I recall rounding a corner in the Stadelijk and pulling up short, face to portrait with Stanley Spencer, one of only two occasions when I have been unable to suppress tears in a gallery, (the other was a Freudian slip). One of my heroes had caught me completely unawares, brilliant. Seeking a diversion on a brief visit to Albion I decided to make a long overdue visit to Stanley and Cookham.
Stanley would have struggled with his pram in Cookham today, it's all busy busy Beamers and Mercs. You can visit his pram in the Spencer Gallery which is well worth a visit, it has a terrific portrait of Daphne Charlton, a friend and briefly Spencer's mistress, it's a very sexy tour de force. I think the diminutive Stanley. constantly pitching himself at statuesque ladies could well have been an inspiration for the cartoonist Robert Crumb, another favourite. Spencer's talent and technical facility are formidable, his large compositions which look very mannered to us now are hymns to the pictorial geometry of Uccello and Massaccio and behind all this wonderful painting is a sublime drawing hand, and to top it all he was really whacky in a wholly English way, brilliant.
To Oxford next day, to the Ashmolean. But first tea with Alex Massouras. Alex is an engaging and urbane young artist producing intriguing, thoughtful and technically immaculate paintings. He also does a really 'good line' in etchings, detailed, delicate and with an 'other world' quality, work to savor, serves an excellent 'cuppa' too.
The Ashmolean, repository of wonder. The walking is slow, a reverential pace seems totally appropriate, I am here to revere. Deep in this building is a room which houses some of the finest twentieth century British art. Deep breaths will be required, if you have low blood pressure prepare to loosen your clothes and reach for the ammonia salts.
Robert Bevan, sometimes called the "real pioneer" of the modern English school. He explored Europe and North Africa, knew Gauguin and much about the contemporary scene in France but still ploughed a lonely artistic furrow, until in his middle age he was drawn into Sickert's circle. Sickert encouraged him to bring his passion for horses into his painting. He became a leading figure in the Camden Town and Fitroy Street Groups and then the London Group. His incisive line and subtle palette gave his work a uniqueness that heralded much that was to follow. For three years he lived, hunted and painted on Exmoor, up at Hawkridge, brilliant.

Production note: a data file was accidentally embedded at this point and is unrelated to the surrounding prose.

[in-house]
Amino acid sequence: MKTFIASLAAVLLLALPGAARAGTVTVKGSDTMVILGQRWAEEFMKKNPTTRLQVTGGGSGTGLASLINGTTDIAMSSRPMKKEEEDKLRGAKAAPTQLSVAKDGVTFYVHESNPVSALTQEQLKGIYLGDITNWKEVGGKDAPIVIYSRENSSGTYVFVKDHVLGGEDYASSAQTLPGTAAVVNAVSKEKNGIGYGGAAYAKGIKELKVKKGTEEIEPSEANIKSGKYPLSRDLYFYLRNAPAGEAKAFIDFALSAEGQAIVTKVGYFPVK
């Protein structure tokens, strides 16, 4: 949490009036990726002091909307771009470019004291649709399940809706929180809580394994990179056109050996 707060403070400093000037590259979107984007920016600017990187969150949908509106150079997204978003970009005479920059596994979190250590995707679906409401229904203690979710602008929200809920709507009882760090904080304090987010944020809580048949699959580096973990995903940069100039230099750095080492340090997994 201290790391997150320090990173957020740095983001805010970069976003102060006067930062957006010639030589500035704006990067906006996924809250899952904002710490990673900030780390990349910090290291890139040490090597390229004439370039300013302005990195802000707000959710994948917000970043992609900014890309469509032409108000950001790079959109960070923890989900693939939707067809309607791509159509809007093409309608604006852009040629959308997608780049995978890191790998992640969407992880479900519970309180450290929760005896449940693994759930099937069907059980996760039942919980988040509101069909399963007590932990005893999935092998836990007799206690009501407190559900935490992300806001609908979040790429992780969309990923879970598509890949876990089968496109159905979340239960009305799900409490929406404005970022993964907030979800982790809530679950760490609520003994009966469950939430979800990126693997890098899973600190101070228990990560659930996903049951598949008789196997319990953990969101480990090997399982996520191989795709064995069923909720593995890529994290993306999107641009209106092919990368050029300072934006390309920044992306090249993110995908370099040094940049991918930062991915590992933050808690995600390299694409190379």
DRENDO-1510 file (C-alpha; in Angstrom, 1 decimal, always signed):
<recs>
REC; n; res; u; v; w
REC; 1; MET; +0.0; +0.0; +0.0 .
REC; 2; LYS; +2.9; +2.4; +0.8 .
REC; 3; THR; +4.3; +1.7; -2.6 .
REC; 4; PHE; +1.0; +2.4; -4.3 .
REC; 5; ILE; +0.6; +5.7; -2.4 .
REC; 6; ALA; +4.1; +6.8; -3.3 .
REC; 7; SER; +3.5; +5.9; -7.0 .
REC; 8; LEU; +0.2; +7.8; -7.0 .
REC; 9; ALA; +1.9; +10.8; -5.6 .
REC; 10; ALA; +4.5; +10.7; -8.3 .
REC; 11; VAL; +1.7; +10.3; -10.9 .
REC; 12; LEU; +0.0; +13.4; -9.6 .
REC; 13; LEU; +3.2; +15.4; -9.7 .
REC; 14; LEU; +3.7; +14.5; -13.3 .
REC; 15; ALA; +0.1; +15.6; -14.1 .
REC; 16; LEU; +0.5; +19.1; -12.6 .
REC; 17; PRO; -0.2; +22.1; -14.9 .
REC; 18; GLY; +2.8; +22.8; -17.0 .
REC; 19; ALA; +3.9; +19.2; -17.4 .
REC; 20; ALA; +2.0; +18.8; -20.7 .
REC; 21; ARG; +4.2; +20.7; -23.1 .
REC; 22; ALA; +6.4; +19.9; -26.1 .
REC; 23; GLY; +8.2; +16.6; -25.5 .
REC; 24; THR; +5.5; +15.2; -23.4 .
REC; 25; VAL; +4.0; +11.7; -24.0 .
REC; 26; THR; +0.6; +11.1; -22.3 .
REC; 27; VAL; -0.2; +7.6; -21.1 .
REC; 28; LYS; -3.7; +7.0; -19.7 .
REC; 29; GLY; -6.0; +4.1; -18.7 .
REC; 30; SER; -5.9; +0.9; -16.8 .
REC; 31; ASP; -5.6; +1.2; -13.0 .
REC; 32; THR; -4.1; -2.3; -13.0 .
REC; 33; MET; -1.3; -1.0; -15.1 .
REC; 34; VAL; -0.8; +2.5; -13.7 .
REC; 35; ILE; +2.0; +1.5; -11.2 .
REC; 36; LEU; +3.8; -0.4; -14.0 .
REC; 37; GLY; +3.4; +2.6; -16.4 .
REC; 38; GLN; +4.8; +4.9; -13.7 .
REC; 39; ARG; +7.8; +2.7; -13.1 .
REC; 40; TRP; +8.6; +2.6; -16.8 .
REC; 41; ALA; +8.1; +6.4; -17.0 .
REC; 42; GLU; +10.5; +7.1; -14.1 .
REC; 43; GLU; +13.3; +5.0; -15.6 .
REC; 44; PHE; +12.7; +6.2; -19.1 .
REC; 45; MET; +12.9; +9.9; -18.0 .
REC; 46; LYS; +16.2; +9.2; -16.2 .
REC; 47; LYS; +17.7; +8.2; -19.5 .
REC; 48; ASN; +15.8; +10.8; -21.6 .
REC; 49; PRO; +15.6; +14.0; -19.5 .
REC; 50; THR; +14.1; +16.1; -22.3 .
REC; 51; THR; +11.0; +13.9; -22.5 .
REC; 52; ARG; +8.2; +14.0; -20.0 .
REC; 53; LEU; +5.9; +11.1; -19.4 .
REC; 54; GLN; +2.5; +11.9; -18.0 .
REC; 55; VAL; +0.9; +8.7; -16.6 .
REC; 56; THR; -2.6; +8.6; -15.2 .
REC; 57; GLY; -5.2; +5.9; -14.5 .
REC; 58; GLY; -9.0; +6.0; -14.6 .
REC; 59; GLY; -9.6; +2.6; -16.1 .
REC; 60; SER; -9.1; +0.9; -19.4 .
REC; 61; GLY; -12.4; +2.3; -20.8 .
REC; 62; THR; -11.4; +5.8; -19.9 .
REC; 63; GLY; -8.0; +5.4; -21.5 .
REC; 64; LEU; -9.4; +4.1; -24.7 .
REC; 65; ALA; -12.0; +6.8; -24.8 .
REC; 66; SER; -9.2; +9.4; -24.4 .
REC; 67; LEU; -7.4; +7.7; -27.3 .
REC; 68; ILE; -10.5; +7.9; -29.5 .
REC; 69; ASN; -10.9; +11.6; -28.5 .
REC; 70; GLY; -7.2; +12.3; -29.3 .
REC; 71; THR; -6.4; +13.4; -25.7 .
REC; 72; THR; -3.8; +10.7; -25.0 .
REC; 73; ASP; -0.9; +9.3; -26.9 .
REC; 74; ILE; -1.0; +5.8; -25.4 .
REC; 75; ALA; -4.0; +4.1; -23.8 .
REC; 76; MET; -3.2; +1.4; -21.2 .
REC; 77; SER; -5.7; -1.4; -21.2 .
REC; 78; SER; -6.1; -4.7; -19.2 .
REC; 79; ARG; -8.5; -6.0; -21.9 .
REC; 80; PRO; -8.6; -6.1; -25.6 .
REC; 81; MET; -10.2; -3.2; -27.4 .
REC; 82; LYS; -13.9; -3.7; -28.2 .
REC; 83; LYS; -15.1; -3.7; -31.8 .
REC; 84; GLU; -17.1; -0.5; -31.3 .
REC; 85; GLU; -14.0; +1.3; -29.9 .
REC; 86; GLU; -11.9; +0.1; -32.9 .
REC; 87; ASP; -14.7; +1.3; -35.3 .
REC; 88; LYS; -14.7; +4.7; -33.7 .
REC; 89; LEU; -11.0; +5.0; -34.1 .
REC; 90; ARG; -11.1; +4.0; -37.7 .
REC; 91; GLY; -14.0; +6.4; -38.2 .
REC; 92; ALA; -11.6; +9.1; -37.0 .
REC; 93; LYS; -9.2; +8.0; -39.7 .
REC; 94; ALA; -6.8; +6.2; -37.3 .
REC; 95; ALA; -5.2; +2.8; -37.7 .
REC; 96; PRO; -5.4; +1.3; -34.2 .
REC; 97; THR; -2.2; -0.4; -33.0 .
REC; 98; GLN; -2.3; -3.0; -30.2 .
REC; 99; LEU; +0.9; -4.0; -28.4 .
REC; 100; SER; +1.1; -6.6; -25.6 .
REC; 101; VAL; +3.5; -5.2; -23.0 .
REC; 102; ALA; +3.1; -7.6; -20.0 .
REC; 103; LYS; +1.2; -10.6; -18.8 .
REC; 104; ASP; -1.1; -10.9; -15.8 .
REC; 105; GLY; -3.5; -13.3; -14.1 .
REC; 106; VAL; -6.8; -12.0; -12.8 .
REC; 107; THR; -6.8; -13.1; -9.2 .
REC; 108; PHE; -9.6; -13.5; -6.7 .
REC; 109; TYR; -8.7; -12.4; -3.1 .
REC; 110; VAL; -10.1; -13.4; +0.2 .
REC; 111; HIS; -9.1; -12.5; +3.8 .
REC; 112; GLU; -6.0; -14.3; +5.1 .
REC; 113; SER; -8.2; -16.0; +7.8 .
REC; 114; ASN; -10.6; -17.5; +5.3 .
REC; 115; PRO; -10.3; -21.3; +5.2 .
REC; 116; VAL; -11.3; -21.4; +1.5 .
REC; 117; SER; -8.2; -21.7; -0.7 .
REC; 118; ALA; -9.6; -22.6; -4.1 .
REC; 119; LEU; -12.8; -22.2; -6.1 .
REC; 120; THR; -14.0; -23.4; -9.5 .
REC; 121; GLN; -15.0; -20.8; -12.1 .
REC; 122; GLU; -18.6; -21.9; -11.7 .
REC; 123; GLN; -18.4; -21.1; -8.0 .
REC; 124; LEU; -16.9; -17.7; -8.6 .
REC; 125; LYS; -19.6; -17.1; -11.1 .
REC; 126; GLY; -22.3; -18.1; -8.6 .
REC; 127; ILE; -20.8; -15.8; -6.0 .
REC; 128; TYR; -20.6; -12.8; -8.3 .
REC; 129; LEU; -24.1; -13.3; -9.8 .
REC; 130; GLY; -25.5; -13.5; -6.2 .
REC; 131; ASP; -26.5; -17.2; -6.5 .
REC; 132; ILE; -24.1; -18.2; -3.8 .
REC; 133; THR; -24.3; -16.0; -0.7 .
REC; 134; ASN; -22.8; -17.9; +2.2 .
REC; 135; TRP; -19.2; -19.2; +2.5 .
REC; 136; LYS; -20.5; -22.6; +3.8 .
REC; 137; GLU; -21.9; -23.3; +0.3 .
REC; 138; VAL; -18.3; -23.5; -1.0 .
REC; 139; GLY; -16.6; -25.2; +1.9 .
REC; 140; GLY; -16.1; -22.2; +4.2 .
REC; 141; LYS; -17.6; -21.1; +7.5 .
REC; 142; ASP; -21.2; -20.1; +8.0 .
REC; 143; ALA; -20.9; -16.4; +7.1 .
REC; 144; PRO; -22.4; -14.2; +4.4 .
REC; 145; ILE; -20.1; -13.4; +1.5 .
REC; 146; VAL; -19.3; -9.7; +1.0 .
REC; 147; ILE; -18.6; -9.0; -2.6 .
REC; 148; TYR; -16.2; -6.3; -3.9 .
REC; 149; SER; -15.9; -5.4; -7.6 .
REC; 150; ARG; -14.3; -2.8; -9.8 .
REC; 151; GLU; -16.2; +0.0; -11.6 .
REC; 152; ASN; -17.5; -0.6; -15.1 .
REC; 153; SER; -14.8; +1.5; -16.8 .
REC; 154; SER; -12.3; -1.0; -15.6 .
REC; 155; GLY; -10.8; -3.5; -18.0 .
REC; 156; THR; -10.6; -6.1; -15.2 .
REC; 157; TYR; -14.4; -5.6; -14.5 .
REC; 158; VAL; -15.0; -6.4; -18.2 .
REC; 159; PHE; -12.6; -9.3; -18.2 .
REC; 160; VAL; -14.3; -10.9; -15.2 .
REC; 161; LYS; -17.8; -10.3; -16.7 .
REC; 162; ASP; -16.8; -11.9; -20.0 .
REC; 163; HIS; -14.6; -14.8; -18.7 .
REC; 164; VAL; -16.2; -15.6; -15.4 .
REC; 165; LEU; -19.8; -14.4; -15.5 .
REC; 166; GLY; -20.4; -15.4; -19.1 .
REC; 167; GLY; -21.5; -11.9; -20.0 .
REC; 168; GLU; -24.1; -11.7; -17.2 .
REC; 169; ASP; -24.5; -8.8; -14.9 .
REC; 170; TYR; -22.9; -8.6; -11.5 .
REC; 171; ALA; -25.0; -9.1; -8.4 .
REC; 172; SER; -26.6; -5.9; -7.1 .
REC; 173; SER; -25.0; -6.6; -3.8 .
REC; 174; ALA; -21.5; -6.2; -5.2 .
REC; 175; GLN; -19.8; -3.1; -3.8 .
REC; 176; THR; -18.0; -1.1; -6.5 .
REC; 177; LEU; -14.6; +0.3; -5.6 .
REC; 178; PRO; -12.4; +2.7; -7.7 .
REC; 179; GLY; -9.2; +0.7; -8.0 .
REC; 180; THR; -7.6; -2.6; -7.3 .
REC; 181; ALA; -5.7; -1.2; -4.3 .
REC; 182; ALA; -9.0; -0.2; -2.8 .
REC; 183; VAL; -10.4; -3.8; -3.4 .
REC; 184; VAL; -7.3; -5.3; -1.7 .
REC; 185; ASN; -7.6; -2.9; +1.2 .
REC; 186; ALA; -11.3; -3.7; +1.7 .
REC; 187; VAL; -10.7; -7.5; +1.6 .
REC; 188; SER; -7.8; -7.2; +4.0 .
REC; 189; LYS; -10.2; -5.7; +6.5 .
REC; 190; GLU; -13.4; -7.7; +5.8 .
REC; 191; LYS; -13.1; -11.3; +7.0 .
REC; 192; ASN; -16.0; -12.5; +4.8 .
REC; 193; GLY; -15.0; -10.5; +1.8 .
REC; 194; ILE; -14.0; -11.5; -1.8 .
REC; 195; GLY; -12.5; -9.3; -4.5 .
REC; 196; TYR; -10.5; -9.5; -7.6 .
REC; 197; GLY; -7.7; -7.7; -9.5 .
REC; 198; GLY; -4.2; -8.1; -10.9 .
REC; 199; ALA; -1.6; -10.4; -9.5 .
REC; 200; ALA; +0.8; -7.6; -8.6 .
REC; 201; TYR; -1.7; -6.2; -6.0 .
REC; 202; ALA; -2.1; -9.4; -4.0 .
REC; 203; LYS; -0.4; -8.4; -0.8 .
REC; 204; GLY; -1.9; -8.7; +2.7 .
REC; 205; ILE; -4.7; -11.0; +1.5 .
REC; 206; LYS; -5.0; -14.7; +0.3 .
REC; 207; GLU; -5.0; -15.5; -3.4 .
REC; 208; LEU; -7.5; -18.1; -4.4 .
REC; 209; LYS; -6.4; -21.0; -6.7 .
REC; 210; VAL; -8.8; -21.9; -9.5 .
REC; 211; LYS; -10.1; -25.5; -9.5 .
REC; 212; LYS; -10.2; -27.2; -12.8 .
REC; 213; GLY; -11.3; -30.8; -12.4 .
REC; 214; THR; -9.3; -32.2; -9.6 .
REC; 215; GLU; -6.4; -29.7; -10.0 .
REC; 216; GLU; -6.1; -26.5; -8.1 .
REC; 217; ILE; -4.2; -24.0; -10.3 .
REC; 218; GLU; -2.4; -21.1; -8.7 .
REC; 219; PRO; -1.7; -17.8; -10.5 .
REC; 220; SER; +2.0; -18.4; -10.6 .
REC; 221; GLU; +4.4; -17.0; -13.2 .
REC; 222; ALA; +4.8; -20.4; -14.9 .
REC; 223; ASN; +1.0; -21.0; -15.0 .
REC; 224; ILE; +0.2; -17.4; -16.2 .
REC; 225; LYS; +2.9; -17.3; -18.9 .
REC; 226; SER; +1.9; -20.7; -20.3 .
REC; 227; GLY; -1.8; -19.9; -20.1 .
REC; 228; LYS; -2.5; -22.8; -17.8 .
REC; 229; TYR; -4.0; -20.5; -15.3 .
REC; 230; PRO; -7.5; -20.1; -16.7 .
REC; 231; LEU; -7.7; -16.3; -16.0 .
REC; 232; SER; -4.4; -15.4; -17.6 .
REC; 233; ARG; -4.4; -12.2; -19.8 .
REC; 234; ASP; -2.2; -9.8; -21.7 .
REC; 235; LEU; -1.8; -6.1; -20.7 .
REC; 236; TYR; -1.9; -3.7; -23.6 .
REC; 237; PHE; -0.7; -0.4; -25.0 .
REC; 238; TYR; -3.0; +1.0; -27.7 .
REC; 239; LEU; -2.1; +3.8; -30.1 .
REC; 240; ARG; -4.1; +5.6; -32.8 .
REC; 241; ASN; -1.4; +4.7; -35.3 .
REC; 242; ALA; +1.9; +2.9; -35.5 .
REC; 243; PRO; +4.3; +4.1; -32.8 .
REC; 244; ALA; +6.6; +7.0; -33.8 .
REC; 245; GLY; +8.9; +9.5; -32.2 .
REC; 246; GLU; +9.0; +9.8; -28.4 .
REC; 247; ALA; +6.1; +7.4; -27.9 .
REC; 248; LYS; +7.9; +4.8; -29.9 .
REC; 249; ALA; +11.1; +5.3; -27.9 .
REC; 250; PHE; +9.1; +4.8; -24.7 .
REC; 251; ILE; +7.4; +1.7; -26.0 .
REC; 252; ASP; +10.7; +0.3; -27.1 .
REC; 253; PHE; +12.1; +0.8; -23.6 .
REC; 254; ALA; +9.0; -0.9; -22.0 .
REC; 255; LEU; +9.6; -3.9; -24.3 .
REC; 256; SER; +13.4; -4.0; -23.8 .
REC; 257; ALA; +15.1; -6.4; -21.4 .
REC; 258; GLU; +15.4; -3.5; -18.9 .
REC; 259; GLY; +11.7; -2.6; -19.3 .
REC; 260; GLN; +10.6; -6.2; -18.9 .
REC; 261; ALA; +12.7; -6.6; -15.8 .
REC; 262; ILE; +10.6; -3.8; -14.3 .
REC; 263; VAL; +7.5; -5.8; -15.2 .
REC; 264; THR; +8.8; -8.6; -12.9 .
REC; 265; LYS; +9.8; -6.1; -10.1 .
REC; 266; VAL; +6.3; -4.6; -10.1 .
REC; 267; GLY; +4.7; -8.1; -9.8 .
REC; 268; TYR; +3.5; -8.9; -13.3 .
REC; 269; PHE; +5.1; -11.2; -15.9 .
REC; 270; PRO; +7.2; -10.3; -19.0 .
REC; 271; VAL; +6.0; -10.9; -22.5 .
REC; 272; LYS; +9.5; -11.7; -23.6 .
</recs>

Then we slip the time line a little, and there's a knockout Piper, shake a few Hodgkin's with it's palette and vibrancy, and next is Tindle, he could run Freud around the block, on to Spencer, cacti to die for, and so to the star attraction, Sickert.
The premier British painter of the twentieth century, not going to debate it. These two Sickert's here in the Ashmolean are outstanding and important works of art. Walter said that every good draughtsman should be a storyteller. We are used to him telling us intimate, often disturbing stories but in the 'Brighton Pierrots' he lays out a much larger and disturbing story for us. It's 1915, war in Europe, Sickert's beloved Dieppe is out of bounds and at risk. So Sickert is here in Brighton taking in the Pierrot show, it all looks a little sad, a little tawdry, look at that dejected clown. Many of the seats are empty and there are going to be more empty seats down the line. The palette is incredible, we are accustomed to Mr. Mud, but has pink ever been more alarming and suffused with melancholy, how many seaside sunsets have been this doom laden, it's genius, it's the end of the end of the pier show, it's Olivier's 'Entertainer', brilliant.
Sickert was often daring in his use of perspective, often producing images that surprise with their invention. 'Le Journal' of 1906 is such an image, a reclining woman reading from a journal held aloft. At this time, 1906, Sickert made three paintings of the Gaiete Montparnasse, this painting in the Ashmolean is one of the three and it demonstrates an astonishing use of perspective. He produces an image of complex construction that confounds the viewer, it's almost too clever for it's own good, 1906 my eye, it's brilliant.
AGED AND AWKWARD